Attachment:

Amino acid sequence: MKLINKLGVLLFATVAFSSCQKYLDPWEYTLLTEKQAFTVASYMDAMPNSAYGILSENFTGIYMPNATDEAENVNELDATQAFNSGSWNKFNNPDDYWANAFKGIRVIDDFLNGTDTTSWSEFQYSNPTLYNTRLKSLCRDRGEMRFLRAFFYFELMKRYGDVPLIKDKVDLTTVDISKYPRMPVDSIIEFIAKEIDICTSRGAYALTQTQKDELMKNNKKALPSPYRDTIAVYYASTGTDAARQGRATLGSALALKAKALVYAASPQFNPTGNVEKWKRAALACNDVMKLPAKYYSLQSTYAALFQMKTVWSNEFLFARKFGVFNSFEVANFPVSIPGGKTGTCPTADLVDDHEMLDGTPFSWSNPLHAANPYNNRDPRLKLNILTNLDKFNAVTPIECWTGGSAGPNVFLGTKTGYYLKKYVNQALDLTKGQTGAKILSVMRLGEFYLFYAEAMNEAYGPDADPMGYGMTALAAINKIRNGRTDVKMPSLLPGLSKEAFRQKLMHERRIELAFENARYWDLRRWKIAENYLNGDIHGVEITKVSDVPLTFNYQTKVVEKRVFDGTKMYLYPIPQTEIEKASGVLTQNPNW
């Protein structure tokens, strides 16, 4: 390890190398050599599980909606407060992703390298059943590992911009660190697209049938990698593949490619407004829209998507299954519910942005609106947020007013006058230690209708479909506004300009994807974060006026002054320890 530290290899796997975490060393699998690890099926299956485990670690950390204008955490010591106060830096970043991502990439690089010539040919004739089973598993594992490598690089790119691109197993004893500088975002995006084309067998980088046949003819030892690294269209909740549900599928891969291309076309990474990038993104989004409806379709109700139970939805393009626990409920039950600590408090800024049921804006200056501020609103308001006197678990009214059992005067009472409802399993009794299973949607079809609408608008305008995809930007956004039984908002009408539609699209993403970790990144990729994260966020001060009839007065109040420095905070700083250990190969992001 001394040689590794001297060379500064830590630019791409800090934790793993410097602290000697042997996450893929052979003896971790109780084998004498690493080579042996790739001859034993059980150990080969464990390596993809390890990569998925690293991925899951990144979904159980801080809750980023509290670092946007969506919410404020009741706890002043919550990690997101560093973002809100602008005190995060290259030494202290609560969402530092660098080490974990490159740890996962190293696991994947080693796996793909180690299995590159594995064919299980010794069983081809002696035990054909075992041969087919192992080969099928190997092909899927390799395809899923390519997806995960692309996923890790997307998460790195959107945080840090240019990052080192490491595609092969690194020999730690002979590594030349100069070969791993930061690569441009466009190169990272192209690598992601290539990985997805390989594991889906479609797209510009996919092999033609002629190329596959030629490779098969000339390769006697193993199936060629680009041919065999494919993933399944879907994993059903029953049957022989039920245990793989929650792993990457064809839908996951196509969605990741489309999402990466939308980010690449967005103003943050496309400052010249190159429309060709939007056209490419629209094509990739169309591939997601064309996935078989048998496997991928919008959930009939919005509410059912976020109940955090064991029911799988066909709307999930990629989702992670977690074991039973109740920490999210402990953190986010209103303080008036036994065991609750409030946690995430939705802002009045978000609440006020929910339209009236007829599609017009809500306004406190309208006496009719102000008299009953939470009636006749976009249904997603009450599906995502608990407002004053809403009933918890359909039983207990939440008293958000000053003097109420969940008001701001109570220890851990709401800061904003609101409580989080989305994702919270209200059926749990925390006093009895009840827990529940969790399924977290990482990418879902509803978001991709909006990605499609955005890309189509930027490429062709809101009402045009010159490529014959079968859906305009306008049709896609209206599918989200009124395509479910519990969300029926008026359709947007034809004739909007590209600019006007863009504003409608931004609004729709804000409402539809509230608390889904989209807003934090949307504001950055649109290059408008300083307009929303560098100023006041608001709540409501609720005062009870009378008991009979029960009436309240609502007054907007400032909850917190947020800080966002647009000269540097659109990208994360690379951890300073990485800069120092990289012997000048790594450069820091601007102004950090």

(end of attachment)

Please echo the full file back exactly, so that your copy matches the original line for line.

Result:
Amino acid sequence: MKLINKLGVLLFATVAFSSCQKYLDPWEYTLLTEKQAFTVASYMDAMPNSAYGILSENFTGIYMPNATDEAENVNELDATQAFNSGSWNKFNNPDDYWANAFKGIRVIDDFLNGTDTTSWSEFQYSNPTLYNTRLKSLCRDRGEMRFLRAFFYFELMKRYGDVPLIKDKVDLTTVDISKYPRMPVDSIIEFIAKEIDICTSRGAYALTQTQKDELMKNNKKALPSPYRDTIAVYYASTGTDAARQGRATLGSALALKAKALVYAASPQFNPTGNVEKWKRAALACNDVMKLPAKYYSLQSTYAALFQMKTVWSNEFLFARKFGVFNSFEVANFPVSIPGGKTGTCPTADLVDDHEMLDGTPFSWSNPLHAANPYNNRDPRLKLNILTNLDKFNAVTPIECWTGGSAGPNVFLGTKTGYYLKKYVNQALDLTKGQTGAKILSVMRLGEFYLFYAEAMNEAYGPDADPMGYGMTALAAINKIRNGRTDVKMPSLLPGLSKEAFRQKLMHERRIELAFENARYWDLRRWKIAENYLNGDIHGVEITKVSDVPLTFNYQTKVVEKRVFDGTKMYLYPIPQTEIEKASGVLTQNPNW
């Protein structure tokens, strides 16, 4: 390890190398050599599980909606407060992703390298059943590992911009660190697209049938990698593949490619407004829209998507299954519910942005609106947020007013006058230690209708479909506004300009994807974060006026002054320890 530290290899796997975490060393699998690890099926299956485990670690950390204008955490010591106060830096970043991502990439690089010539040919004739089973598993594992490598690089790119691109197993004893500088975002995006084309067998980088046949003819030892690294269209909740549900599928891969291309076309990474990038993104989004409806379709109700139970939805393009626990409920039950600590408090800024049921804006200056501020609103308001006197678990009214059992005067009472409802399993009794299973949607079809609408608008305008995809930007956004039984908002009408539609699209993403970790990144990729994260966020001060009839007065109040420095905070700083250990190969992001 001394040689590794001297060379500064830590630019791409800090934790793993410097602290000697042997996450893929052979003896971790109780084998004498690493080579042996790739001859034993059980150990080969464990390596993809390890990569998925690293991925899951990144979904159980801080809750980023509290670092946007969506919410404020009741706890002043919550990690997101560093973002809100602008005190995060290259030494202290609560969402530092660098080490974990490159740890996962190293696991994947080693796996793909180690299995590159594995064919299980010794069983081809002696035990054909075992041969087919192992080969099928190997092909899927390799395809899923390519997806995960692309996923890790997307998460790195959107945080840090240019990052080192490491595609092969690194020999730690002979590594030349100069070969791993930061690569441009466009190169990272192209690598992601290539990985997805390989594991889906479609797209510009996919092999033609002629190329596959030629490779098969000339390769006697193993199936060629680009041919065999494919993933399944879907994993059903029953049957022989039920245990793989929650792993990457064809839908996951196509969605990741489309999402990466939308980010690449967005103003943050496309400052010249190159429309060709939007056209490419629209094509990739169309591939997601064309996935078989048998496997991928919008959930009939919005509410059912976020109940955090064991029911799988066909709307999930990629989702992670977690074991039973109740920490999210402990953190986010209103303080008036036994065991609750409030946690995430939705802002009045978000609440006020929910339209009236007829599609017009809500306004406190309208006496009719102000008299009953939470009636006749976009249904997603009450599906995502608990407002004053809403009933918890359909039983207990939440008293958000000053003097109420969940008001701001109570220890851990709401800061904003609101409580989080989305994702919270209200059926749990925390006093009895009840827990529940969790399924977290990482990418879902509803978001991709909006990605499609955005890309189509930027490429062709809101009402045009010159490529014959079968859906305009306008049709896609209206599918989200009124395509479910519990969300029926008026359709947007034809004739909007590209600019006007863009504003409608931004609004729709804000409402539809509230608390889904989209807003934090949307504001950055649109290059408008300083307009929303560098100023006041608001709540409501609720005062009870009378008991009979029960009436309240609502007054907007400032909850917190947020800080966002647009000269540097659109990208994360690379951890300073990485800069120092990289012997000048790594450069820091601007102004950090």